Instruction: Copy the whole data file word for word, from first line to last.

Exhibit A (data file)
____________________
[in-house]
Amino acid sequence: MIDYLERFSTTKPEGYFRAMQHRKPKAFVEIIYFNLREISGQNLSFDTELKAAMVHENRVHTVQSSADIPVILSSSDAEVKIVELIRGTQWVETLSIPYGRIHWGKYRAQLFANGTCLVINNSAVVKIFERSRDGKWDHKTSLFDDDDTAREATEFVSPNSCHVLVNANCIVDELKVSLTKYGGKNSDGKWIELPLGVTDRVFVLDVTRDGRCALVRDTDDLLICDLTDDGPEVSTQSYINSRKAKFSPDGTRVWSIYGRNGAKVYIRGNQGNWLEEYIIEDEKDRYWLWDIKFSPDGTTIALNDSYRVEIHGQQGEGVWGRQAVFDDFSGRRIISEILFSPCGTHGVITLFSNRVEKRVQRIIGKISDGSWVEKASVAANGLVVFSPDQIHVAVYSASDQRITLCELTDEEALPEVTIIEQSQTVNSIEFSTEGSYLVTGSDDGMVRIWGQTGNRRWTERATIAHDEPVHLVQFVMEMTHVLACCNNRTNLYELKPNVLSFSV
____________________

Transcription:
[in-house]
Amino acid sequence: MIDYLERFSTTKPEGYFRAMQHRKPKAFVEIIYFNLREISGQNLSFDTELKAAMVHENRVHTVQSSADIPVILSSSDAEVKIVELIRGTQWVETLSIPYGRIHWGKYRAQLFANGTCLVINNSAVVKIFERSRDGKWDHKTSLFDDDDTAREATEFVSPNSCHVLVNANCIVDELKVSLTKYGGKNSDGKWIELPLGVTDRVFVLDVTRDGRCALVRDTDDLLICDLTDDGPEVSTQSYINSRKAKFSPDGTRVWSIYGRNGAKVYIRGNQGNWLEEYIIEDEKDRYWLWDIKFSPDGTTIALNDSYRVEIHGQQGEGVWGRQAVFDDFSGRRIISEILFSPCGTHGVITLFSNRVEKRVQRIIGKISDGSWVEKASVAANGLVVFSPDQIHVAVYSASDQRITLCELTDEEALPEVTIIEQSQTVNSIEFSTEGSYLVTGSDDGMVRIWGQTGNRRWTERATIAHDEPVHLVQFVMEMTHVLACCNNRTNLYELKPNVLSFSV